two-factor regression model. We regress in-sample the VIX futures basis on (1) the
spread between the equivalent ATM forward volatility level and spot 1-month implied
vol and (2) the square root of time until maturity. In sample, this model has a
regression R
2
of 98% and we use the in-sample results to extrapolate the data using
S&P500 volatilities.
23
separates the performance of the strategies during the
backfilled period from that over the whole period.
Strategies using longer-dated VIX futures as hedges yielded a
higher return in general, since the longer-dated vol term
structure tends to be quite flat. However, volatility and CVaR
are higher for these strategies as well, compared to shorter-
dated hedges, since longer-dated futures are a less effective
hedging tool.
Most strategies outperformed the unhedged trade on both an
absolute and a relative basis. Using historical VIX futures data
since 2004, the highest Sharpe Ratio (1.15) strategy was based
on hedging with 4-month VIX futures. Over the whole period
since 1996, which includes our backfilled data, using 3-month
VIX futures yielded the highest Sharpe Ratio (0.85).
Exhibit 29: The historical performance of hedged VIX futures spread
strategies and a naked short VIX futures strategy
Based on daily data from 4 Jan 96 through 23 Mar 11
0
200
100
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800
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3|orl 1x 1V Fulure, Lorç 1.1x 2V Fulures
3|orl 1x 1V Fulure, Lorç 1.Zx 3V Fulures
3|orl 1x 1V Fulure, Lorç 1.9x 1V Fulures
3|orl 1x 1V Fulure
Unhedged 2-Honth 3-Honth 4-Honth 5-Honth ô-Honth
Dur-ol-$amµ|e Pesu|rs. 4 Jan 96 - 2J Var 11
Relurr (Arr.) 13.2º 11.2º 15.2º 11.1º 11.2º 11.êº
R|s| (Arr.) 20.2º 13.Zº 13.9º 13.Zº 15.0º 1Z.êº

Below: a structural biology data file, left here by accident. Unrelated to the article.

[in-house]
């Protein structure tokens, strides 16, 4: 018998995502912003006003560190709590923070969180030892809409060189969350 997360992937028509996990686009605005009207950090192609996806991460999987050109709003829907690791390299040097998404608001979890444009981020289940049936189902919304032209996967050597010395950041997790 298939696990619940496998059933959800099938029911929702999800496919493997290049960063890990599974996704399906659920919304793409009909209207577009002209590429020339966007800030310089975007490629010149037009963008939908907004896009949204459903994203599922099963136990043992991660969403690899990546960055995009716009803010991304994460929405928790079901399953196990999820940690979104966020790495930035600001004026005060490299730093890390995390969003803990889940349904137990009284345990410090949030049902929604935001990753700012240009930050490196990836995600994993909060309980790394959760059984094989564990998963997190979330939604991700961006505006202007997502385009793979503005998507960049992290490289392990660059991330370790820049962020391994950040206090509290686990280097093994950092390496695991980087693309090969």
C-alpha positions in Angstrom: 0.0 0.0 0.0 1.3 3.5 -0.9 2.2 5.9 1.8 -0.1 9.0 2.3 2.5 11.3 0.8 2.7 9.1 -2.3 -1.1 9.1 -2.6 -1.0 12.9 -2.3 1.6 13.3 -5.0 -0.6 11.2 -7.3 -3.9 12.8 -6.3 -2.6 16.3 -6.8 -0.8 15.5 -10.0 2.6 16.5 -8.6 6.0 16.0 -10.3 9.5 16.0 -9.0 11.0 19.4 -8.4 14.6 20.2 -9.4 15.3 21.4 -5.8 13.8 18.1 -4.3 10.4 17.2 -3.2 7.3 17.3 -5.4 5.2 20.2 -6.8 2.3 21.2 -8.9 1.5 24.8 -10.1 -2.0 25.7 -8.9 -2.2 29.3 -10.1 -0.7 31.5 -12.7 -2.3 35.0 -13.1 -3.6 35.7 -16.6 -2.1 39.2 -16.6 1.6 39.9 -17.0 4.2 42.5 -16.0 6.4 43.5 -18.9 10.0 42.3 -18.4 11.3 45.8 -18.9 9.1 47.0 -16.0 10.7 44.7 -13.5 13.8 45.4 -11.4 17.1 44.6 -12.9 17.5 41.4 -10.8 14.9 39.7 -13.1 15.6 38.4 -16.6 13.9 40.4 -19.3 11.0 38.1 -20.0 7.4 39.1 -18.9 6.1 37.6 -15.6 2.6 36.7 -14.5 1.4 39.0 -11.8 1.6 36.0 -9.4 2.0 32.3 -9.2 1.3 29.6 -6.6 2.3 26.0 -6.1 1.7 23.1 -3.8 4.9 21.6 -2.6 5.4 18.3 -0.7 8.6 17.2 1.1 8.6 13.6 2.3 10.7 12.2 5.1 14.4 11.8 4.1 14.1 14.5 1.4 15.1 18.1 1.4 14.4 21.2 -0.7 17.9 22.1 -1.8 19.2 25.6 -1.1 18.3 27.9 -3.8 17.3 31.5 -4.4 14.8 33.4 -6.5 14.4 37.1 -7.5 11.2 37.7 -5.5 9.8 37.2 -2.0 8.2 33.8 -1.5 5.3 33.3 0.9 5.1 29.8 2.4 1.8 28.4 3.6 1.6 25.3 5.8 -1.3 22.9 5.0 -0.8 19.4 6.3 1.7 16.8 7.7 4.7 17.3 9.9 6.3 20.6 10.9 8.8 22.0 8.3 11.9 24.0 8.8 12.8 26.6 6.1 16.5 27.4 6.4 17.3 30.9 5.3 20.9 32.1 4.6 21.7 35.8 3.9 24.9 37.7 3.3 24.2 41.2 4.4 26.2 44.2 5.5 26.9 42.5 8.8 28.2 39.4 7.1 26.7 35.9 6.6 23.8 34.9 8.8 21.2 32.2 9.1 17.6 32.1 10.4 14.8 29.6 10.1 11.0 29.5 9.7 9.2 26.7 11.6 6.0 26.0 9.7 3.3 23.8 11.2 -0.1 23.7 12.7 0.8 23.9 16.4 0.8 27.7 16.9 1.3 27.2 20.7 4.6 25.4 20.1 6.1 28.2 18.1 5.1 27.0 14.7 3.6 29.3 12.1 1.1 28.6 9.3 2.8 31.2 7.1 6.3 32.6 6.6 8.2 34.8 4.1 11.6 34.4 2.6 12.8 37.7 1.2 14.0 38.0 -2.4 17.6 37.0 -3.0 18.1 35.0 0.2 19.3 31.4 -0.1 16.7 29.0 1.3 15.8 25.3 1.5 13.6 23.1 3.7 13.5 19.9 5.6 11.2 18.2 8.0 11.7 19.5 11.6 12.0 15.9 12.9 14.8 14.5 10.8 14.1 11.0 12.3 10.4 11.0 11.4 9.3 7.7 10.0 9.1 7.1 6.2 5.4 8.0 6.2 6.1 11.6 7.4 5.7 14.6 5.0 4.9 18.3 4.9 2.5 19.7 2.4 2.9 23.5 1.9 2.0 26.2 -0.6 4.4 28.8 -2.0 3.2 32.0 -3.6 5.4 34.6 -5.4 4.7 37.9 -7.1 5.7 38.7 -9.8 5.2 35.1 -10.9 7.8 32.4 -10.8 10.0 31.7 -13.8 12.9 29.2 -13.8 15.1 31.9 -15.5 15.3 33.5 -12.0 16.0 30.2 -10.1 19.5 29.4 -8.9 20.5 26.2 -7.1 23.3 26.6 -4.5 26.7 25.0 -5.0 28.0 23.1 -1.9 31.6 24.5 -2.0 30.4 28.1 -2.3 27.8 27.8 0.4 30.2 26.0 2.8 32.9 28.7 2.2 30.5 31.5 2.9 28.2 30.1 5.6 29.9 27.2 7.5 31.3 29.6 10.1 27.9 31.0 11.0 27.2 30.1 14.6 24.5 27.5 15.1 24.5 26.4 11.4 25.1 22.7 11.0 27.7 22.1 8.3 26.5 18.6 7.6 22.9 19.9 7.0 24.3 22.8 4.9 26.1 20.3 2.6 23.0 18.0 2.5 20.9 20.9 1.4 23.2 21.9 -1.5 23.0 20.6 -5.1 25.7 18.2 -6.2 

5º CvaR -3.1º -2.0º -2.1º -2.0º -2.2º -2.êº
3|arpe Ral|o 0.18 0.Z9 0.85 0.Z8 0.Z2 0.ê1
ln-$amµ|e Pesu|rs. 24 Var 04 - 2J Var 11
Relurr (Arr.) 13.9º Z.8º 12.5º 11.1º 11.3º 11.1º
R|s| (Arr.) 21.0º 8.5º 9.5º 10.1º 10.êº 12.1º
5º CvaR -3.5º -1.1º -1.3º -1.1º -1.5º -1.Zº
3|arpe Ral|o 0.55 0.ê3 1.0ê 1.15 1.11 0.9ê
Long V| X Future Hatur|ty
Source: Morgan Stanley Quantitative and Derivative Strategies
During the 4Q08 vol spike, the hedged strategies were able to
minimize losses and recovered relatively quickly, while the
unhedged strategy required nearly two years to recover to its
pre-4Q08 highs. During the higher-volatility period between
2000 and 2002, all strategies suffered. The implied volatility
term structure oscillated from relatively flat to inverted for a
sustained period, which tends to make these volatility
premium extraction strategies unprofitable.
Short-Dated VIX Ratio Put Spreads
SELLI NG THE TERM STRUCTURE THROUGH PUTS
To mitigate the downside risk from volatility spikes that is
inherent in a VIX futures selling strategy, we can hedge using
long positions in longer-dated VIX futures. Another strategy